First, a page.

Surrogacy is a legal and ethical minefield and must be banned


In the recent surrogacy case involving twins where the genetic mother’s sister acted as a surrogate, I was struck by one aspect of the commissioning woman’s argument for recognition as the children’s mother.

Admittedly, a legal team will submit every possible argument on behalf of a client, even peripheral ones, but this one does provide food for thought.

The applicants submitted: “Not recognising CR as the mother has an implication for the [constitutional] right to marry. If in law the twins are the children of the genetic mother they would be first cousins of the children of the sister. Under Irish law one is entitled to marry one’s first cousin. If they’re treated in law as the children of the sister, they could not marry their siblings.”

The chances that these cousins would ever want to marry are presumably virtually non-existent. But even as a thought experiment, it shows that the implications of this judgment go far beyond genetics. Under this ruling, they would be legally entitled to marry, despite the fact that they were carried in the same woman’s womb, and she even provided breast milk.

Splitting of motherhood

Mr Justice Henry Abbott found that the principle mater semper certa est ( the mother is always certain) was no longer relevant given that IVF allows one to split motherhood into two or more parts. However, that principle has been considered important enough to have been widely applied in European law either to ban surrogacy outright (as in Germany, Austria, France, Switzerland, Sweden, Norway, Italy and Bulgaria) or to make surrogacy contracts legally unenforceable (as in the UK).

Simply because science or medicine allows something, does it make it right, or in the best interests of the children? IVF, where the egg and sperm donor are the parents, and the mother carries the baby, is a difficult, stressful, expensive procedure with a high failure rate. However, when all embryos are fully protected and IVF succeeds, it could be argued that all it does is to help nature along.

Once third parties enter the frame, the situation becomes much more problematic.

Yet on the same day, Judge Abbott also found in favour of a man who was applying to be recognised as a child’s legal father, in a case involving an Indian surrogate mother. In that case, it was the father’s sperm and an anonymous donor egg. Following the judge’s own logic, the legal mother must be the anonymous donor. How will the child’s right to knowledge of this “blood link” be vindicated?

This second, less publicised case also has other far-reaching implications. There are numerous organisations that have grave concerns about “outsourcing” pregnancy to poor women in India, such as the Indian women’s and girls’ advocacy group, the Centre for Social Research. It argues the practice is exploitative and even life-threatening.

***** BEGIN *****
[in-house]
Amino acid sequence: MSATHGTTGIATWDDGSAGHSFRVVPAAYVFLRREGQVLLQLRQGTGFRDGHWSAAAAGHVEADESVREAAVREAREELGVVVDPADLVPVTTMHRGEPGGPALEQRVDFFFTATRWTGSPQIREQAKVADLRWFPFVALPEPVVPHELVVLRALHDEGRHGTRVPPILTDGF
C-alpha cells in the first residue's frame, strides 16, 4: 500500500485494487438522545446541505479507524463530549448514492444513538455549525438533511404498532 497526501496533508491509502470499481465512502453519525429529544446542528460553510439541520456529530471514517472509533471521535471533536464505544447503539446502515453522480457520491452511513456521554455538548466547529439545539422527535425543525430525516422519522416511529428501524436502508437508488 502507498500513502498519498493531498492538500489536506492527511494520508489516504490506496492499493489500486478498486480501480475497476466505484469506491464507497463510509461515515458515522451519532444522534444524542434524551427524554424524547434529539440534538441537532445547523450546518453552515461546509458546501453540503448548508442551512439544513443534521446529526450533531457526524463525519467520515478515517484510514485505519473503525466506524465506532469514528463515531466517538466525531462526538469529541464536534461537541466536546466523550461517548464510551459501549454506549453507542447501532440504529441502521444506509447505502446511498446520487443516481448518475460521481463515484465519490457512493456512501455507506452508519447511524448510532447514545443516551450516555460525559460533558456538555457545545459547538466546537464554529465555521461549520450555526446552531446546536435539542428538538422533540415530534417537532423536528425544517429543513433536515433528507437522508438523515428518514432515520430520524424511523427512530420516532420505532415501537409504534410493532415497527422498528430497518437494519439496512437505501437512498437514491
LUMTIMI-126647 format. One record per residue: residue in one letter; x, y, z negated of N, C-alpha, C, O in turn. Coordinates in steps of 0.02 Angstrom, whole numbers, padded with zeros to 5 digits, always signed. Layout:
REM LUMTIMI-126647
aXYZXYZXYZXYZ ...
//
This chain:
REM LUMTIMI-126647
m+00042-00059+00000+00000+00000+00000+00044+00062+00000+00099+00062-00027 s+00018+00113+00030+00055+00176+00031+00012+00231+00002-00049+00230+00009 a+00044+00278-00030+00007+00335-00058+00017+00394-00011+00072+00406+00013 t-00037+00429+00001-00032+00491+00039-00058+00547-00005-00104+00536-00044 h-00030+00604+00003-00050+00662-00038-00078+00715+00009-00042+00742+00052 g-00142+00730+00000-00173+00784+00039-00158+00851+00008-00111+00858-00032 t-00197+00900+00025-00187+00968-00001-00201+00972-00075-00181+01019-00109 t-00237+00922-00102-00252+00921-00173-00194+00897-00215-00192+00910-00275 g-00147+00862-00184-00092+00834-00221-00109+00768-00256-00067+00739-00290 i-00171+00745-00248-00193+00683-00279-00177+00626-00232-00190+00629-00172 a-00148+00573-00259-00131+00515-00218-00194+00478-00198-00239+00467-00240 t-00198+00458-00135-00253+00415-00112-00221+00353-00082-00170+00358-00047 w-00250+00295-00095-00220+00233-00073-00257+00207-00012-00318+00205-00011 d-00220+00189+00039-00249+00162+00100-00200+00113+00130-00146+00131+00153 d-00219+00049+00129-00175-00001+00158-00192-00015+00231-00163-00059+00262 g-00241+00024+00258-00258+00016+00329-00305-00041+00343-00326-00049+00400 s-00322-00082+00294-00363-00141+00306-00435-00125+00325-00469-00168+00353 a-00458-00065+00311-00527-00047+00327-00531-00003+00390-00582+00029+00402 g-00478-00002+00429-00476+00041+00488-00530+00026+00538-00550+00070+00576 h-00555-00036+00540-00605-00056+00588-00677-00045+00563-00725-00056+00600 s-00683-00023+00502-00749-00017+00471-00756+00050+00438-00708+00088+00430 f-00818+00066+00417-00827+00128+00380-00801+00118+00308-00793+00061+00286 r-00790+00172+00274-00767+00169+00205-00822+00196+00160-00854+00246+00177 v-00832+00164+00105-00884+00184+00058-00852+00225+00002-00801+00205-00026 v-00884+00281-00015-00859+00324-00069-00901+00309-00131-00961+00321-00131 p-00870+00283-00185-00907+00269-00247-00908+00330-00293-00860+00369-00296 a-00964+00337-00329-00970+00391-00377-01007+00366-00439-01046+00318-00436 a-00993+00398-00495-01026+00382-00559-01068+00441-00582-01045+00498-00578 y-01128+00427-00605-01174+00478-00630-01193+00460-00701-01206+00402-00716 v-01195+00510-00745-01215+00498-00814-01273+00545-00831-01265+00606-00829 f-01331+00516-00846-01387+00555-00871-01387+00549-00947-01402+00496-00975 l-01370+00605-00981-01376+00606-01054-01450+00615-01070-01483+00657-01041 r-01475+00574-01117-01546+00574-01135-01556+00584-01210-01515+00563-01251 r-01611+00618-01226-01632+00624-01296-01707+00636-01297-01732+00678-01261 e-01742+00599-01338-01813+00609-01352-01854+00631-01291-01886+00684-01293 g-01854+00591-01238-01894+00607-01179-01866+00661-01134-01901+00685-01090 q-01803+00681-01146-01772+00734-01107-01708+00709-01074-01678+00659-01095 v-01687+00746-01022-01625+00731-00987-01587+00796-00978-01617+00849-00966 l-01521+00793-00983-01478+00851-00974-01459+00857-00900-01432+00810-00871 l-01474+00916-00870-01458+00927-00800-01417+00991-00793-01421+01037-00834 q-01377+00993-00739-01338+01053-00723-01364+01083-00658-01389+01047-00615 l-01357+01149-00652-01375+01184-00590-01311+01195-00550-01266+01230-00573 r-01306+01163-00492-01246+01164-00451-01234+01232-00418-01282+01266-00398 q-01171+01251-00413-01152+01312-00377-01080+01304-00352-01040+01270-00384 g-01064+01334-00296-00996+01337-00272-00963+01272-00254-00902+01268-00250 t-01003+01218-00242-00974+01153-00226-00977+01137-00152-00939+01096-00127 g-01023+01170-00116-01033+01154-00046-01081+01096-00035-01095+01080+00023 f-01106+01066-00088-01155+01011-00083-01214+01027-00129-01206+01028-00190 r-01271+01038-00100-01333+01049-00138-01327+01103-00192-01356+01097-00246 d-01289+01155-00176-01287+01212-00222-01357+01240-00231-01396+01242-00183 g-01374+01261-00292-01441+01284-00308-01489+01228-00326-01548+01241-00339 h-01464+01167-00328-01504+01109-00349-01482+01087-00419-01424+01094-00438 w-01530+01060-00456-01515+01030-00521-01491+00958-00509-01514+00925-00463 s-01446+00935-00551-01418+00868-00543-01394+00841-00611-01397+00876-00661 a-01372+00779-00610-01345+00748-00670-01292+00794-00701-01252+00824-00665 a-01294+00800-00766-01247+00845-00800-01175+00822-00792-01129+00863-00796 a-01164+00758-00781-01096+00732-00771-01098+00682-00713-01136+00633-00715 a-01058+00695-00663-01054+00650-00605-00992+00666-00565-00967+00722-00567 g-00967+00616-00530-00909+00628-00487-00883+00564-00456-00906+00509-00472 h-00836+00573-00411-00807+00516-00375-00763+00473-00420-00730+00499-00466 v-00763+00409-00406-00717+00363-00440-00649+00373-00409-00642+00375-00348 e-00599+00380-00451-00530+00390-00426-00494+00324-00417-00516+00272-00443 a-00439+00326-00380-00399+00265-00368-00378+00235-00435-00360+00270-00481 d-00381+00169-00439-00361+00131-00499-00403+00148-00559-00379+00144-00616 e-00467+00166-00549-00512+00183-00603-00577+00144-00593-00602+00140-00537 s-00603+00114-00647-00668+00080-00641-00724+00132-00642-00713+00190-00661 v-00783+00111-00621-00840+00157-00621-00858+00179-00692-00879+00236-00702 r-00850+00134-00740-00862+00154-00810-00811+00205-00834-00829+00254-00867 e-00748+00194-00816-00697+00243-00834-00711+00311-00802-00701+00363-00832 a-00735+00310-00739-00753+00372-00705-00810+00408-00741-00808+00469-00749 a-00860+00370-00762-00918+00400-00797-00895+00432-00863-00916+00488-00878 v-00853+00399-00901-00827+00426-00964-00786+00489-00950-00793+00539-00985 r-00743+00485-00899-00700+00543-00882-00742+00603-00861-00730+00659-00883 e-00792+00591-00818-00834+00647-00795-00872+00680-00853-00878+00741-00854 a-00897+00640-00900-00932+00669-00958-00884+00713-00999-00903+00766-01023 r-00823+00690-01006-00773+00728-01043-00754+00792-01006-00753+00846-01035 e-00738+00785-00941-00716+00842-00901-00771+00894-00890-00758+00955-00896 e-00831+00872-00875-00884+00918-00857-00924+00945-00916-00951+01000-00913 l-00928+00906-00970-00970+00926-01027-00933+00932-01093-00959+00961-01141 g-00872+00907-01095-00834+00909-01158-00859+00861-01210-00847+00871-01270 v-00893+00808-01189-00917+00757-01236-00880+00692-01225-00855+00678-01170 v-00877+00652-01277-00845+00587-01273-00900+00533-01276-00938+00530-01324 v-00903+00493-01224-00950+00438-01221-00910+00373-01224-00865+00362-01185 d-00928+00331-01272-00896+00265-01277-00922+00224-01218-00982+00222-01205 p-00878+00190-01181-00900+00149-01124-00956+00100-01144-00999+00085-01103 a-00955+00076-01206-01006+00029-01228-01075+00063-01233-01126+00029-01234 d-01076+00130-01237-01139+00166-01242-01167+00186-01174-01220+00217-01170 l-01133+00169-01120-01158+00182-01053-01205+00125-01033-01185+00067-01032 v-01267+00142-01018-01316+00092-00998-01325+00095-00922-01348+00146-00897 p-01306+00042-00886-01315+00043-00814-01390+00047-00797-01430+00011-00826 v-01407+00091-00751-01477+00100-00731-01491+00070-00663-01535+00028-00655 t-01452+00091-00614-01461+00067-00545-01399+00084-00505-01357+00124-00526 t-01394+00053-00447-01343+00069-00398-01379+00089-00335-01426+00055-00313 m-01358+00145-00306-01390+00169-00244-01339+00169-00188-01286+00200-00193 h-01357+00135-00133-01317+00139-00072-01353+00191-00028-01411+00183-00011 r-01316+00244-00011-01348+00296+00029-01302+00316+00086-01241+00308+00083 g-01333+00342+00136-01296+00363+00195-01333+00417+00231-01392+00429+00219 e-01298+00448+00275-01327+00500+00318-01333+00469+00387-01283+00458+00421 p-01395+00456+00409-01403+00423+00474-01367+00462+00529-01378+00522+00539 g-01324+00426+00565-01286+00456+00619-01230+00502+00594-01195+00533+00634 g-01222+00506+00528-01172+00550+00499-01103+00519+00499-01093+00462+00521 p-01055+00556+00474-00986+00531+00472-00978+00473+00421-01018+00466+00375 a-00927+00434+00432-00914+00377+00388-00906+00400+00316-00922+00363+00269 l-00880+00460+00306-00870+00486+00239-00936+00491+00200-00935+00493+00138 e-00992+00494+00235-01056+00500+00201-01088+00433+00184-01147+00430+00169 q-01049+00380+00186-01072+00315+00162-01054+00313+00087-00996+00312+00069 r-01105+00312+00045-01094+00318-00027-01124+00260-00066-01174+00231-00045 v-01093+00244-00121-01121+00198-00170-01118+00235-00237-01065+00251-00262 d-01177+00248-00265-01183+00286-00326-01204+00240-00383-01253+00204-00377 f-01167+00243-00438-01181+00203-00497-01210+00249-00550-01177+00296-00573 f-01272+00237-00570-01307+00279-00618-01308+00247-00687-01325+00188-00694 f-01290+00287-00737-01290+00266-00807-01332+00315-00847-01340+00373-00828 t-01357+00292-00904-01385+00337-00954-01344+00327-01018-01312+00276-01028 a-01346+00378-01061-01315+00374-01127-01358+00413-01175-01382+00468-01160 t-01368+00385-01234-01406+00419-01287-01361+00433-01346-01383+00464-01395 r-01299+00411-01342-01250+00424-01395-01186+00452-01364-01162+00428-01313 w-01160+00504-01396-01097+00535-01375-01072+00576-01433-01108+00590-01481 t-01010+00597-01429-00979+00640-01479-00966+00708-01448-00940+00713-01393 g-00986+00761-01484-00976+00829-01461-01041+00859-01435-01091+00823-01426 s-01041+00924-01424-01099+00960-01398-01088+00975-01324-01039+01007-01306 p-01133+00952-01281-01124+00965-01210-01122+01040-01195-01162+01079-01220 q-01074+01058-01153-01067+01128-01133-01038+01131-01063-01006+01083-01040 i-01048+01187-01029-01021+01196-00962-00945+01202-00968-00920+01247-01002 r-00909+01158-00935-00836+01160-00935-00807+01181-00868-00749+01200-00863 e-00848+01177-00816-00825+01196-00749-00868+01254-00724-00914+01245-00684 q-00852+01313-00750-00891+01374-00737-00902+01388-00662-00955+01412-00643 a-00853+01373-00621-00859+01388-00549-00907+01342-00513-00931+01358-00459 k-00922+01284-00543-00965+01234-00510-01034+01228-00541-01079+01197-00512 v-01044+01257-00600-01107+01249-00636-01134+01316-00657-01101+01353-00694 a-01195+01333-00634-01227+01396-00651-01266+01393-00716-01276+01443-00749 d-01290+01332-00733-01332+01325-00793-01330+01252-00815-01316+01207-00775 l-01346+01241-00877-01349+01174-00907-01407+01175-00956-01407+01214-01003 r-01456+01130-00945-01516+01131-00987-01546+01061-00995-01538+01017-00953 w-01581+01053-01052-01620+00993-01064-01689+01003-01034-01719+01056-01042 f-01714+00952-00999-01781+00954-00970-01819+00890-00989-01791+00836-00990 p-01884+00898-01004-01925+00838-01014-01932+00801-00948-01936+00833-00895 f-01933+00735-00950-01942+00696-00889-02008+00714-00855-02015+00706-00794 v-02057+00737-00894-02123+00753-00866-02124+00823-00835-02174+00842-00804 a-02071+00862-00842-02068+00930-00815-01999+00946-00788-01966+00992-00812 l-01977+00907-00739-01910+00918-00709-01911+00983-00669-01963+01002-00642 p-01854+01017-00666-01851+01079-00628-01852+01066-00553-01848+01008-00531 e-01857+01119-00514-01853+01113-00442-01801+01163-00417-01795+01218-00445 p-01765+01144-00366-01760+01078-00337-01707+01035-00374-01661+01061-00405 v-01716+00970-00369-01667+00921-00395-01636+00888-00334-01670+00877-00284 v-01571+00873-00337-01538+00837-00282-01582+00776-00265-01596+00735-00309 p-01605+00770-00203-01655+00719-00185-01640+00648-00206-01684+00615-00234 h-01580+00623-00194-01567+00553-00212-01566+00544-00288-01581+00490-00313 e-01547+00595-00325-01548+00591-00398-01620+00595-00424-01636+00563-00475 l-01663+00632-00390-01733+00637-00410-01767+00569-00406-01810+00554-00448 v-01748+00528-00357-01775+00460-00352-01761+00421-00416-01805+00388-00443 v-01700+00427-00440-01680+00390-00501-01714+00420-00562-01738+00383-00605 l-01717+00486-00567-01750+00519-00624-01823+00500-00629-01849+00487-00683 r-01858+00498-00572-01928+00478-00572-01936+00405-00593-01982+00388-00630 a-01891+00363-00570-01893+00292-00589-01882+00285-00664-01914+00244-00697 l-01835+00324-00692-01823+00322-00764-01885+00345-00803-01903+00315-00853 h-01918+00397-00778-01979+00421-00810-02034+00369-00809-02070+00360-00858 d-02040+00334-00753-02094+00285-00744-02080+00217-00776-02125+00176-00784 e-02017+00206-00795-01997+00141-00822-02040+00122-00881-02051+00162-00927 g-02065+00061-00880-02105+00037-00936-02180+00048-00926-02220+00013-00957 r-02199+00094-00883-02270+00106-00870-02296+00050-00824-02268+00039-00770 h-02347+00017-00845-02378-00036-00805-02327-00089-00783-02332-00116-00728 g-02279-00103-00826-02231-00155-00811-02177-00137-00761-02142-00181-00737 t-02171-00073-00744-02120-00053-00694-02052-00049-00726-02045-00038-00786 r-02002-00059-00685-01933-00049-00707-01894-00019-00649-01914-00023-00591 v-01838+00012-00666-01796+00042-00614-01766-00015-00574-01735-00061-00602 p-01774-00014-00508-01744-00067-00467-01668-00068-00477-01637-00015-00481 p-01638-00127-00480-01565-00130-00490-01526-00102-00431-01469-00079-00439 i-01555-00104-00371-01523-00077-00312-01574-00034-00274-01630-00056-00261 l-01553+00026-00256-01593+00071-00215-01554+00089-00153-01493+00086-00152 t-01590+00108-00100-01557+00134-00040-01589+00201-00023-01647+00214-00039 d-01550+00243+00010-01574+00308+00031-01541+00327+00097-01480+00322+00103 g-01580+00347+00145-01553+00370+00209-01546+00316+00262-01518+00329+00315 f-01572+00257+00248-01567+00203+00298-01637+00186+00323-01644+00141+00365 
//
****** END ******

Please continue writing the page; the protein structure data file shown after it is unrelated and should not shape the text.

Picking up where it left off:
In May 2012, Premila Vaghela, a 30-year-old surrogate died in the eighth month of her pregnancy. In another case, Sushma Pandey, just 17, reportedly died after egg-harvesting procedures in Mumbai two years before that.

In a recent US case, a commissioning couple put immense pressure on a surrogate mother to abort when the baby was found to be disabled. The surrogate mother moved 700 miles so she could give birth in a state where she would be recognised as the mother, and gave the baby up for adoption. It then emerged that the commissioning woman had used a donor egg without informing the surrogate mother.

We know from numerous examples – from people brought up in industrial schools who desperately want to trace siblings, to adopted people who want to know the identity of birth parents – that it is vital that people have the right to know the identity of their biological relations.

Joanna Rose is a young woman who was conceived through anonymous sperm donation, a procedure much older than IVF. She forced a change in UK law, which as a result now bans anonymous donation of sperm and eggs, because the courts recognised it was actively harmful to conceal such information from children. Yet Irish fertility clinics continue to offer anonymous donors.

The key principle must be the best interests of the child. In adoption, a child already exists, and needs a family. Bringing a child into existence in a situation where the birth mother is supposed to detach from the child from conception is an experiment with untested outcomes.

Everyone sympathises with infertile couples, but where do we draw the line? Are grandmothers acting as surrogates different from sisters, given that both would have equally altruistic motivations?

We need legislation, but given the minefield that surrogacy opens, on ethical, psychological and legal planes, the best possible outcome for children would be to regularise the situation of already-existing children, and then ban the practice outright, as many of our European neighbours do.

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